Dei Viā Regiā: The Westminster Divine Anthony Tuckney On The Necessity Of Works For Salvation -- By: Ryan M. Hurd

Journal: Westminster Theological Journal
Volume: WTJ 81:1 (Spring 2019)
Article: Dei Viā Regiā: The Westminster Divine Anthony Tuckney On The Necessity Of Works For Salvation
Author: Ryan M. Hurd

Dei Viā Regiā: The Westminster Divine Anthony Tuckney On The Necessity Of Works For Salvation

Ryan M. Hurd

Ryan M. Hurd is an author and editor with a particular interest in systematics. He also translates Latin theological works mainly from the early modern period. He lives in Grand Rapids, MI.

The question of the necessity of good works has deep bearing on soteriology, whether the explanation is held to distinguish from Roman Catholic teaching or the teaching of, for example, Antinomians. In his Praelectiones theologicae, Anthony Tuckney—an important Westminster divine—presents a careful articulation of one way of explaining the necessity of good works that sits well within the Reformed tradition. By this account, Tuckney argues that good works are necessary as the royal way walked to God.

Anthony Tuckney wrote, “[Good works] have the relation of order, such as a means have to an end, an antecedent to a consequent, a cause sine qua non to its effect, but they are not the cause properly efficient of salvation, either keeping it, as some want, much less effecting it either physically or morally—i.e., acquiring it meritoriously.”1 Thus Tuckney summarizes his answer as to whether works are necessary for salvation.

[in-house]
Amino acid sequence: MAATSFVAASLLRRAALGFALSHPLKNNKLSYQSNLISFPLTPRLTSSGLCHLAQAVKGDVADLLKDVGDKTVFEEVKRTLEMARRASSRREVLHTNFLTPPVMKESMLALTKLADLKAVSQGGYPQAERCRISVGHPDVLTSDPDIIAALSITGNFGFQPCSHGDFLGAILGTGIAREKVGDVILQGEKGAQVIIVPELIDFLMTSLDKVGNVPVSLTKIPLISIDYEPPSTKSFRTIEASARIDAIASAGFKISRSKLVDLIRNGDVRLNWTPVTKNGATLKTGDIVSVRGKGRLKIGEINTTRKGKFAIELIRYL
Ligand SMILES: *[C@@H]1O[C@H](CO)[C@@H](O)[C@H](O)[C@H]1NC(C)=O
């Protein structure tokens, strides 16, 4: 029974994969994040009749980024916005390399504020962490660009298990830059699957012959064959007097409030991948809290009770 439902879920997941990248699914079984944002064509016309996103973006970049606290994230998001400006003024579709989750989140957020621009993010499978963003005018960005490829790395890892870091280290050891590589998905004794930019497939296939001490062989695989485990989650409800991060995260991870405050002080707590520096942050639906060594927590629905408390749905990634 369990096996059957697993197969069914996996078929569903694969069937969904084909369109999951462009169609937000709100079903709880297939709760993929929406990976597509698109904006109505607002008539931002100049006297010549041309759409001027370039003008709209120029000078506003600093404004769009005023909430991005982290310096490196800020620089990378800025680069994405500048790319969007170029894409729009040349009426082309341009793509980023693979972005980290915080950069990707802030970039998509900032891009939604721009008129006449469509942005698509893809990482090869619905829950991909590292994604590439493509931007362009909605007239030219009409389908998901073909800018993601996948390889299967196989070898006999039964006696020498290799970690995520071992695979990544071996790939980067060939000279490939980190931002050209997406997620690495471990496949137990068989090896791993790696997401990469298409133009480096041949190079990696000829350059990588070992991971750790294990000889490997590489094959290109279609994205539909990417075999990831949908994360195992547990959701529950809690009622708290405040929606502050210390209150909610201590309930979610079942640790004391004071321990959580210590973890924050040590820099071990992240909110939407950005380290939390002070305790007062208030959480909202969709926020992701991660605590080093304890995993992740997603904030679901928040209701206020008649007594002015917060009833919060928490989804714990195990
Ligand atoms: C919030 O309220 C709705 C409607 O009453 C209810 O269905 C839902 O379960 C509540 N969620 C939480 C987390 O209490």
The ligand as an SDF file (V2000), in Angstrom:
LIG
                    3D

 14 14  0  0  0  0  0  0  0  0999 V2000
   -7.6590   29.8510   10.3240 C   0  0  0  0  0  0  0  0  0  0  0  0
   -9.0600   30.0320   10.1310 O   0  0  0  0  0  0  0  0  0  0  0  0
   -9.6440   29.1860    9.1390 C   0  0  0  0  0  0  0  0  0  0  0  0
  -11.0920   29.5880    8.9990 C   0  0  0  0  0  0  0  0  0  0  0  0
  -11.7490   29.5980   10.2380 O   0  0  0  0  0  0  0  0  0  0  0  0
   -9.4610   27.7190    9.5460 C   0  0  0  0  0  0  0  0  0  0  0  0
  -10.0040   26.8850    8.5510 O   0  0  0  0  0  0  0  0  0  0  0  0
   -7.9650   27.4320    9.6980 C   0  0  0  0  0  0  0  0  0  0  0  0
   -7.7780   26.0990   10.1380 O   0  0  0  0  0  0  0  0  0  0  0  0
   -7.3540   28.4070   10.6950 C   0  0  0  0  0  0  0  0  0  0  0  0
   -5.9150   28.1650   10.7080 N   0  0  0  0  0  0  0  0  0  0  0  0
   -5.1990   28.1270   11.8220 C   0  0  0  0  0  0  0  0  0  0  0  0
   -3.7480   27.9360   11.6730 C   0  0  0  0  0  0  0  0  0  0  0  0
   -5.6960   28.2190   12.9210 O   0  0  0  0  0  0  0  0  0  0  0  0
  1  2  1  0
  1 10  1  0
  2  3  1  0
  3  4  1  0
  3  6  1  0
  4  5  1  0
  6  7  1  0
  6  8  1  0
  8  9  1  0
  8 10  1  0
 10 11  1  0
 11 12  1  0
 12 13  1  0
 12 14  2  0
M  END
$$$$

It seems appropriate to give away the end at the beginning, for Tuckney’s discussion of the question is tight, complex, and perhaps pedantic. Indeed, Letham has called it a “sophisticated discussion”—accurate, if not understated.2 Nevertheless, Tuckney’s discussion is a fine, careful treatment of the issue, one which, unfortunately, to this point has received no attention. Further, his larger work in which the question occurs, his Praelectiones theologicae, has likewise received very little treatment, perhaps because it is yet untranslated. The purpose of the present work is to trace and elucidate Tuckney’s argument therein regarding the necessity of good works. As a Westminster Divine heavily involved

in drafting the Standards, Tuckney contributes an expanded perspective on the debates of the Assembly and its work. While the Standards themselves will not be considered here, this article should lay the groundwork to expand current Reformed discussion on the necessity of good works, specifically for those wishing to remain confessionally bound by the authors’ intentions in the Standards.

We will begin with a brief overview of Tuckney and his work at Westminster. Then, we will proceed through the status controversiae, distinctiones, and solutiones, and finally...

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